BEIJING—China’s economy grew at the slowest pace in a year in the third quarter, hurt by power shortages, supply bottlenecks, and sporadic COVID-19 outbreaks, raising heat on policymakers amid rising jitters over the property sector.
Data released on Monday showed gross domestic product (GDP) grew 4.9 percent in July-September, the weakest pace since the third quarter of 2020 and slowing from 7.9 percent in the second quarter.
That marked a further deceleration from the 18.3 percent expansion in the first quarter, when the year-on-year growth rate was heavily flattered by the very low comparison seen during the COVID-induced slump of early 2020.
A Reuters poll of analysts had expected GDP to rise 5.2 percent in the third quarter.
On a quarterly basis, growth eased to 0.2 percent in July-September from a downwardly revised 1.2 percent in the second quarter, the data showed.
The world’s second-largest economy has rebounded from the pandemic but the recovery is losing steam, weighed by faltering factory activity, persistently soft consumption and a slowing property sector as policy curbs bite.
“In response to the ugly growth numbers we expect in coming months, we think policymakers will take more steps to shore up growth, including ensuring ample liquidity in the interbank market, accelerating infrastructure development and relaxing some aspects of overall credit and real estate policies,” said Louis Kuijs, head of Asia economics at Oxford Economics.
Global worries about a possible spillover of credit risk from China’s property sector into the broader economy have also intensified as major developer China Evergrande Group wrestles with more than $300 billion of debt.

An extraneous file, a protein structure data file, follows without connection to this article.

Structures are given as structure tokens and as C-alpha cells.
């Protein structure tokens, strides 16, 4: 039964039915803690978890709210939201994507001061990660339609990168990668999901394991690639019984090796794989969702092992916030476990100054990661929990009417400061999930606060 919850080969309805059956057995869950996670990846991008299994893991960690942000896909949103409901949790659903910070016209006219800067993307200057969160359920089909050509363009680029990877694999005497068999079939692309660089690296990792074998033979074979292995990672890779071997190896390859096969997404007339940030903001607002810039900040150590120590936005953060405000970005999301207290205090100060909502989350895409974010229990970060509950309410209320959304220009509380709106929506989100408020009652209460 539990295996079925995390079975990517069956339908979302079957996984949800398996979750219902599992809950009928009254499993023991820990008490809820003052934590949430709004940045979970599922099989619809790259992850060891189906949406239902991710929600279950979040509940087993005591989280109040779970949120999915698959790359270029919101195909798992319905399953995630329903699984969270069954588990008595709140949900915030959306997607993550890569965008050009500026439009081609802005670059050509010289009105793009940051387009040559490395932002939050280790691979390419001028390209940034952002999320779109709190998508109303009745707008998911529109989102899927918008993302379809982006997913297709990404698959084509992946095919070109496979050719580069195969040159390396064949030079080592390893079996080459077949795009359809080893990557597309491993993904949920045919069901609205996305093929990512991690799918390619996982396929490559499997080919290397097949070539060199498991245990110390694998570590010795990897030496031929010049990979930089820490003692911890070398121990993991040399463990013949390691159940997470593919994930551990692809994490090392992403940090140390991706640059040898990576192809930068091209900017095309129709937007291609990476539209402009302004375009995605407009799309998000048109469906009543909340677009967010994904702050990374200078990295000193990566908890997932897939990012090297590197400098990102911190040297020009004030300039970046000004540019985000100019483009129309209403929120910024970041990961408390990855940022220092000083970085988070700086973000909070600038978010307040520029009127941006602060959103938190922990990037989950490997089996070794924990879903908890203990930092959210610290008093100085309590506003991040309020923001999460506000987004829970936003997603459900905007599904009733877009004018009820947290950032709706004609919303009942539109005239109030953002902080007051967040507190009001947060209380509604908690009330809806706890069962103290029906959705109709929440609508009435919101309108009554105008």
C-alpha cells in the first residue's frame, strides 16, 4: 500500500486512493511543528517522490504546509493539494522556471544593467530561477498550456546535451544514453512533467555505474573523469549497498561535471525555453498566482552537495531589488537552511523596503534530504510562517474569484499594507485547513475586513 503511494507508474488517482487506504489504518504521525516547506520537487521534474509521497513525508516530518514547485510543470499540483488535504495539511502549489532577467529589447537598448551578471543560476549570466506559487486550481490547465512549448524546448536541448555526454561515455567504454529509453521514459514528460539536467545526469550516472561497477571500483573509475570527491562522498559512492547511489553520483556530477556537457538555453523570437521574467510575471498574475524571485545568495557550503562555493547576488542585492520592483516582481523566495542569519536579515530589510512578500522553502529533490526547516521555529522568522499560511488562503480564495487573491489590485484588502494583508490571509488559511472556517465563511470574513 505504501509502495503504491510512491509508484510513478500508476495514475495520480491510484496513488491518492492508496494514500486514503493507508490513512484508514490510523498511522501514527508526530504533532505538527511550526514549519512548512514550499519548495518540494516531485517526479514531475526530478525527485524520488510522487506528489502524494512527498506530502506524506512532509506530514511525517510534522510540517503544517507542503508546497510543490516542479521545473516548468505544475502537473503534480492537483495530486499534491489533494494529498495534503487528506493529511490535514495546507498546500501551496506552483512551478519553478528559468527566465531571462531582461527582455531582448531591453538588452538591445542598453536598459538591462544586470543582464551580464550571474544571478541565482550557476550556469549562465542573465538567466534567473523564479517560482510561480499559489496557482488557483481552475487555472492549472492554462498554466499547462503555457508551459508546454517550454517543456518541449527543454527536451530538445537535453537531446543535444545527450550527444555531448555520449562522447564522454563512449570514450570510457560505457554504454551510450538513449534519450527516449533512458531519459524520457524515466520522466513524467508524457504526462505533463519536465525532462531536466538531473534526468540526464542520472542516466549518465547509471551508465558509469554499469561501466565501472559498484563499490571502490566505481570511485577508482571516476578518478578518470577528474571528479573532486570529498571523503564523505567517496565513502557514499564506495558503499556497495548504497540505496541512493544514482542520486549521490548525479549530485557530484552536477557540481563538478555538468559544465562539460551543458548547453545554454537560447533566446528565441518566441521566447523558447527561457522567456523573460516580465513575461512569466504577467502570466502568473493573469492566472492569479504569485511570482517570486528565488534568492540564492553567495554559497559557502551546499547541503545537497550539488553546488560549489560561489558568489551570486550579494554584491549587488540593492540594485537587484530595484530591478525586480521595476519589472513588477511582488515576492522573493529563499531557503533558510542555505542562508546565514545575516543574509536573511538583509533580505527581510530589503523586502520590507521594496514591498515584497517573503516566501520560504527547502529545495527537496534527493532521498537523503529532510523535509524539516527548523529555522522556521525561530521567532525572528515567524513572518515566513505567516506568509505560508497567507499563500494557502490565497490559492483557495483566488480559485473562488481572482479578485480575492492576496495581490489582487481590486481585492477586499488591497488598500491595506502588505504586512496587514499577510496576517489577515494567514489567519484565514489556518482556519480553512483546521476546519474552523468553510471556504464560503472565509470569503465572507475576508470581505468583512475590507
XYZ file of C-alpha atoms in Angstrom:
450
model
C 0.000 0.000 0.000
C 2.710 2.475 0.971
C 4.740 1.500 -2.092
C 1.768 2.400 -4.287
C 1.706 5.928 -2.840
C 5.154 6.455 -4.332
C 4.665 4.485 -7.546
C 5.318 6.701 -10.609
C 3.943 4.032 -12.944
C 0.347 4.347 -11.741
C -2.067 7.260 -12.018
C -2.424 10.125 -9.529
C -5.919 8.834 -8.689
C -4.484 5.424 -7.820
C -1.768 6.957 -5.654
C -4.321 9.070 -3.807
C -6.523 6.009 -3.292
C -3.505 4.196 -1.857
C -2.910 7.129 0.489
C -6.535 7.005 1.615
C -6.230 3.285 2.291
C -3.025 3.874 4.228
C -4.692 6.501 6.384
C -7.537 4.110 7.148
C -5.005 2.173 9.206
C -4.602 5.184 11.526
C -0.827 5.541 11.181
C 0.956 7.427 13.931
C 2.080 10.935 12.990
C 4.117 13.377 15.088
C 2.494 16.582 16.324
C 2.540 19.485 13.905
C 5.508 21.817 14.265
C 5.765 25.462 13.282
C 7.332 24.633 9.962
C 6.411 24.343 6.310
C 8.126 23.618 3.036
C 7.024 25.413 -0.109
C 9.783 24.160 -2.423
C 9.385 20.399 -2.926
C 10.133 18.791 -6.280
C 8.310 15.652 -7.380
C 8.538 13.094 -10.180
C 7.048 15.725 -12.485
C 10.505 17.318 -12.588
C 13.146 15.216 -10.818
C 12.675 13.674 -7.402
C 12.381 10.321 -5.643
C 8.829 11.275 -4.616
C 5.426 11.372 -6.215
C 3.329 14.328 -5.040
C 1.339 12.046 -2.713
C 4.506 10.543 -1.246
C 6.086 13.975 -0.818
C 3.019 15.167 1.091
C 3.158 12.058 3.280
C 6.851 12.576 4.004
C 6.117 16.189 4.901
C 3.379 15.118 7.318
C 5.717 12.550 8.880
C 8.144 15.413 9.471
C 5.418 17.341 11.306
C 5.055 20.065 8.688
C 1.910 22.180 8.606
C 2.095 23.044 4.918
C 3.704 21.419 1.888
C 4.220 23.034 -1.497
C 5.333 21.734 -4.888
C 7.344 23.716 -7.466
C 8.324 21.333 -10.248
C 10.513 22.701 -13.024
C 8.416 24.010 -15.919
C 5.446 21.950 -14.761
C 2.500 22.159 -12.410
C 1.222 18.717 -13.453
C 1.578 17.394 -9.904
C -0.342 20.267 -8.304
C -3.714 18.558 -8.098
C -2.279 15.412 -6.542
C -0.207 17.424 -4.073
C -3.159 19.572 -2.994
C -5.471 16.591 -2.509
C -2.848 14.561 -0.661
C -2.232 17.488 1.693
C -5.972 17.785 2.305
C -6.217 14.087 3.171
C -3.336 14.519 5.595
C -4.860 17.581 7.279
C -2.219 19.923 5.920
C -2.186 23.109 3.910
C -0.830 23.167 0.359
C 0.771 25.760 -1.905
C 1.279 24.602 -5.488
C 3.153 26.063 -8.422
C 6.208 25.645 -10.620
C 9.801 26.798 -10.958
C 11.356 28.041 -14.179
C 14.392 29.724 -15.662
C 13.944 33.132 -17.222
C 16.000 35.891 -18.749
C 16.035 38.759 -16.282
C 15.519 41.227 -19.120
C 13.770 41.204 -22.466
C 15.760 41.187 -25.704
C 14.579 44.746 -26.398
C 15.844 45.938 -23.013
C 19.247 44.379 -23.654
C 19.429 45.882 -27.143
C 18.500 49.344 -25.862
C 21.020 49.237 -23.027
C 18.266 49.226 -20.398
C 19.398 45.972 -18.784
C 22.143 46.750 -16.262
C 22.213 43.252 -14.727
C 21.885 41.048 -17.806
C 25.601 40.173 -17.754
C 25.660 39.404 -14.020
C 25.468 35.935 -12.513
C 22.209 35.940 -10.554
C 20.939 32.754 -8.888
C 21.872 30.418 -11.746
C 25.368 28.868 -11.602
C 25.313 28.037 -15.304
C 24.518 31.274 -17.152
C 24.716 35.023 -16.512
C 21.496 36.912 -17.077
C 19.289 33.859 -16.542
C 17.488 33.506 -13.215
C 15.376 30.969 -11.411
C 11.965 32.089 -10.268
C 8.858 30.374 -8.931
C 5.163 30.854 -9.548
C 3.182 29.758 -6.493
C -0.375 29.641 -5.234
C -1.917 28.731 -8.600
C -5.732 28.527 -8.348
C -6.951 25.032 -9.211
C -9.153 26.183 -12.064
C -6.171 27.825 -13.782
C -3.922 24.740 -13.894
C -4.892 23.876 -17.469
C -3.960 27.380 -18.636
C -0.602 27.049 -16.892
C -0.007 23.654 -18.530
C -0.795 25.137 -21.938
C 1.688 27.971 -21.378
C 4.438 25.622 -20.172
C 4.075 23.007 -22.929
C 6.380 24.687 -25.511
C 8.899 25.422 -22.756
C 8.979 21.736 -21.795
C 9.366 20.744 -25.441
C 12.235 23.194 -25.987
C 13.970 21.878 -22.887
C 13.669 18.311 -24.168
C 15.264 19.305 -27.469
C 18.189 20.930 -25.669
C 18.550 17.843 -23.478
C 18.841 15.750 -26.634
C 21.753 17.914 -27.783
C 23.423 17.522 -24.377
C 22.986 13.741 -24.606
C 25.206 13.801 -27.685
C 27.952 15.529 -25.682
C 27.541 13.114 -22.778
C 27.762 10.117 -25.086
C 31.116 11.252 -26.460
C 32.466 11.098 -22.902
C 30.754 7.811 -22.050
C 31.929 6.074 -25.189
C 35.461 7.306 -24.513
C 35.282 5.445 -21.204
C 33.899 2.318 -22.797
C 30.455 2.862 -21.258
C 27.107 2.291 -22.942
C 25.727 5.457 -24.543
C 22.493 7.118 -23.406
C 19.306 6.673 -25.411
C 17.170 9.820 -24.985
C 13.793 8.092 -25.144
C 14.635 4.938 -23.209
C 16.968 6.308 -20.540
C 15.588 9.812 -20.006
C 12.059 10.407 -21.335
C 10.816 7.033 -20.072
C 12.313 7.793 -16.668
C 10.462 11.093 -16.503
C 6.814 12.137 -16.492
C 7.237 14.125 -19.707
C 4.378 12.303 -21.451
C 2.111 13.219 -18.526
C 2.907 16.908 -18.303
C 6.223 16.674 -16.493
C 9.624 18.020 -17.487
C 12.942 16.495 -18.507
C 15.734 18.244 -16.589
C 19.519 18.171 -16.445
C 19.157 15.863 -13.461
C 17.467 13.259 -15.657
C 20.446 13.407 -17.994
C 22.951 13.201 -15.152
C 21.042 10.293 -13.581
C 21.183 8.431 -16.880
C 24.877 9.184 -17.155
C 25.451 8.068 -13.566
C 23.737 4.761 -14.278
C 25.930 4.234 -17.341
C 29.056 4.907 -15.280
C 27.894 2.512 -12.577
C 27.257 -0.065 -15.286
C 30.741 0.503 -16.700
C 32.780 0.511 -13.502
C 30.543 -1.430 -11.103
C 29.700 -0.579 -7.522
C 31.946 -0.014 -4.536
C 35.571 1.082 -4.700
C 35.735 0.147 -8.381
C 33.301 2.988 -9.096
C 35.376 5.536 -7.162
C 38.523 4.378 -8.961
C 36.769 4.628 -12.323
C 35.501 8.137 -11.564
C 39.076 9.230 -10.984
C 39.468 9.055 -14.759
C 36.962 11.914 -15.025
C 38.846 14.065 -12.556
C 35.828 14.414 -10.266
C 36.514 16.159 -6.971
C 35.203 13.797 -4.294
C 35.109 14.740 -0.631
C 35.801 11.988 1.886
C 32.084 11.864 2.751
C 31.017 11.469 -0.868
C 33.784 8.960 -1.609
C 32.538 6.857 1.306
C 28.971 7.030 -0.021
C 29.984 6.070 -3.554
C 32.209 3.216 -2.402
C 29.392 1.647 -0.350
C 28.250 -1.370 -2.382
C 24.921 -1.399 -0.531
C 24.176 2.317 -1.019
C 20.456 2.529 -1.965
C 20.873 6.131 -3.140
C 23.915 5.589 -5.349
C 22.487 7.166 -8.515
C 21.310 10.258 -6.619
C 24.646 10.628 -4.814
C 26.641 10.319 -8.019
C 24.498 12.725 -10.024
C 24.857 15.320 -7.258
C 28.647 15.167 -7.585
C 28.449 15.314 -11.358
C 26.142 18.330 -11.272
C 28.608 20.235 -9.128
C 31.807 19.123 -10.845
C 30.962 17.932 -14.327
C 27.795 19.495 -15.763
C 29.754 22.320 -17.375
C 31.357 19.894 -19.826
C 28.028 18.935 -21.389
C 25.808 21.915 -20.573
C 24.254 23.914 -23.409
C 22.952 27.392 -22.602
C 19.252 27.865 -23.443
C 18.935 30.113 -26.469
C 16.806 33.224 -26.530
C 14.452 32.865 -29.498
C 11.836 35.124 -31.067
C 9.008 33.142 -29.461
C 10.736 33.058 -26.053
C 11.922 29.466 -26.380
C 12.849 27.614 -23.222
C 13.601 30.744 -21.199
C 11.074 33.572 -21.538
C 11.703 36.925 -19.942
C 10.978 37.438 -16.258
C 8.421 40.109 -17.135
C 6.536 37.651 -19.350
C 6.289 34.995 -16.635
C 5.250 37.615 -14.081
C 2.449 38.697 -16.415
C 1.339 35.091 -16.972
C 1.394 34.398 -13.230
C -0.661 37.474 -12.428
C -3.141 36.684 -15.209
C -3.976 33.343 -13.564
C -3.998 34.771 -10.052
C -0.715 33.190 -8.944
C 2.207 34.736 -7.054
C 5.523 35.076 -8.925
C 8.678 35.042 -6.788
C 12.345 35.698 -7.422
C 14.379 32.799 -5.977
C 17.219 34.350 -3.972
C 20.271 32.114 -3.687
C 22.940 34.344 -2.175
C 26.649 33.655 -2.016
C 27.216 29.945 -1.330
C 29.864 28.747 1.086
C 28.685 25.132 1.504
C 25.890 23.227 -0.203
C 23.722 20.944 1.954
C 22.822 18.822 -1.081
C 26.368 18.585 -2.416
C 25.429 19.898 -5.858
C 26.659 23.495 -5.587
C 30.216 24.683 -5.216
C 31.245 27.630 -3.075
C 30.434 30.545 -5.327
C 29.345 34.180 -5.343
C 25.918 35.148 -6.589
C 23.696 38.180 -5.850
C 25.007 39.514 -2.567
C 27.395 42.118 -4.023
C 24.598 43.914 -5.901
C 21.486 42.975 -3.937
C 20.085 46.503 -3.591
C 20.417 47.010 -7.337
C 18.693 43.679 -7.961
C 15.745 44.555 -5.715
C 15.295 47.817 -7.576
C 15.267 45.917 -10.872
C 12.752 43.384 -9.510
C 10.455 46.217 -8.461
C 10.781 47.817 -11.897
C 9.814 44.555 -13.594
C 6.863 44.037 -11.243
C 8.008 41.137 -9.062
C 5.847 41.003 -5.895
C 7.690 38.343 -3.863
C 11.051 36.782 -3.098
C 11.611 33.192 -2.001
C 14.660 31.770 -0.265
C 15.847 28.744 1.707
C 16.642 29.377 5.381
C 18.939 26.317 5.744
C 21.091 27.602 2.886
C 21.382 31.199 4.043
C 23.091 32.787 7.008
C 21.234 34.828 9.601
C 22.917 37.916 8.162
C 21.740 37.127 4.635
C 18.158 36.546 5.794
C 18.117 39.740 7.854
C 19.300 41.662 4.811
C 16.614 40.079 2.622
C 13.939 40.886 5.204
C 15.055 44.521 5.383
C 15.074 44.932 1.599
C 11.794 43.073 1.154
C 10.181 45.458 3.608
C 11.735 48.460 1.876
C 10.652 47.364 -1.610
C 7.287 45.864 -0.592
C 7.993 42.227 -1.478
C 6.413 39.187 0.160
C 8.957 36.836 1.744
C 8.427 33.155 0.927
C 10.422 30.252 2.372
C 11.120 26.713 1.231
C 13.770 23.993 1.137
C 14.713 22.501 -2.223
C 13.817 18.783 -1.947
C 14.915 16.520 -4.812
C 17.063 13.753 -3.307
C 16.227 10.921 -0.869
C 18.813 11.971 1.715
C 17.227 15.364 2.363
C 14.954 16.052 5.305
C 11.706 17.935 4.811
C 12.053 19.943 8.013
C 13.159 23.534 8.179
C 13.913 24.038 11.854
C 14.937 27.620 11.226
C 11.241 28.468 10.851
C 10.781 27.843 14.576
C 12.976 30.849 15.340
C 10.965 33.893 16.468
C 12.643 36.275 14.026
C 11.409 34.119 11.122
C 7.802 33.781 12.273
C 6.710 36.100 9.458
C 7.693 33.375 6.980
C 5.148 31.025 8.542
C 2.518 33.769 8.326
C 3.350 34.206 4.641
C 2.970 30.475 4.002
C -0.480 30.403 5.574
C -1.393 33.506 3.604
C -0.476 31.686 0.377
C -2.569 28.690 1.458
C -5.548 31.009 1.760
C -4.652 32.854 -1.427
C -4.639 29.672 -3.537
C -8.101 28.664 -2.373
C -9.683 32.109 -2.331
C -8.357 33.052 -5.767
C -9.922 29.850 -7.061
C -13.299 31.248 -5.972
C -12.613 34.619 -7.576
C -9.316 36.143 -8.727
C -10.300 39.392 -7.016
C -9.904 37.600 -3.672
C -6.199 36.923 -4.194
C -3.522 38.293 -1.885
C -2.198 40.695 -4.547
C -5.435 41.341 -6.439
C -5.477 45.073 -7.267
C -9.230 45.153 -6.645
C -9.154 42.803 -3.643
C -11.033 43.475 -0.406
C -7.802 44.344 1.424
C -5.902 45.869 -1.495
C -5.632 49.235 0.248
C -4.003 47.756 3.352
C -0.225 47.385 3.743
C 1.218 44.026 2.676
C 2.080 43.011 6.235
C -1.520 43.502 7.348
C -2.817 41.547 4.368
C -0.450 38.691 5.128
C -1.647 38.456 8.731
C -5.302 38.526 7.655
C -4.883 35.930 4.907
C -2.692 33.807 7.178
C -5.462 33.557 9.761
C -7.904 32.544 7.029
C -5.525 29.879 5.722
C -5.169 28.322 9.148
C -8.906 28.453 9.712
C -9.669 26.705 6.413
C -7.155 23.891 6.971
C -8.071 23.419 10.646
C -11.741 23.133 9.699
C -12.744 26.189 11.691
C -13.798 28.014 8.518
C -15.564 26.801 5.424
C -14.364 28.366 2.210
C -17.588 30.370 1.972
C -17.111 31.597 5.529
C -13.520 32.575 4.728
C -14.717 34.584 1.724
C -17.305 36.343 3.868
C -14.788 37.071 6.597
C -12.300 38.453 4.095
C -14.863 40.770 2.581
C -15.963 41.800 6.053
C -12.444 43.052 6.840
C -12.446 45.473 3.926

Chinese leaders, fearful that a persistent property bubble could undermine the country’s long-term ascent, are likely to maintain tough curbs on the sector even as the economy slows, but could soften some tactics as needed, policy sources and analysts said.
Premier Li Keqiang said on Thursday that China has ample tools to cope with economic challenges despite slowing growth, and the government is confident of achieving full-year development goals
Analysts polled by Reuters expected the PBOC to keep banks’ reserve requirement ratio (RRR) unchanged in the fourth quarter, before delivering another 50-basis points cut in the first quarter of 2022.
September industrial output rose 3.1 percent from a year earlier, missing expectations and down from August’s 5.3 percent. Retail sales grew 4.4 percent in September, up from 2.5 percent in August.
By Kevin Yao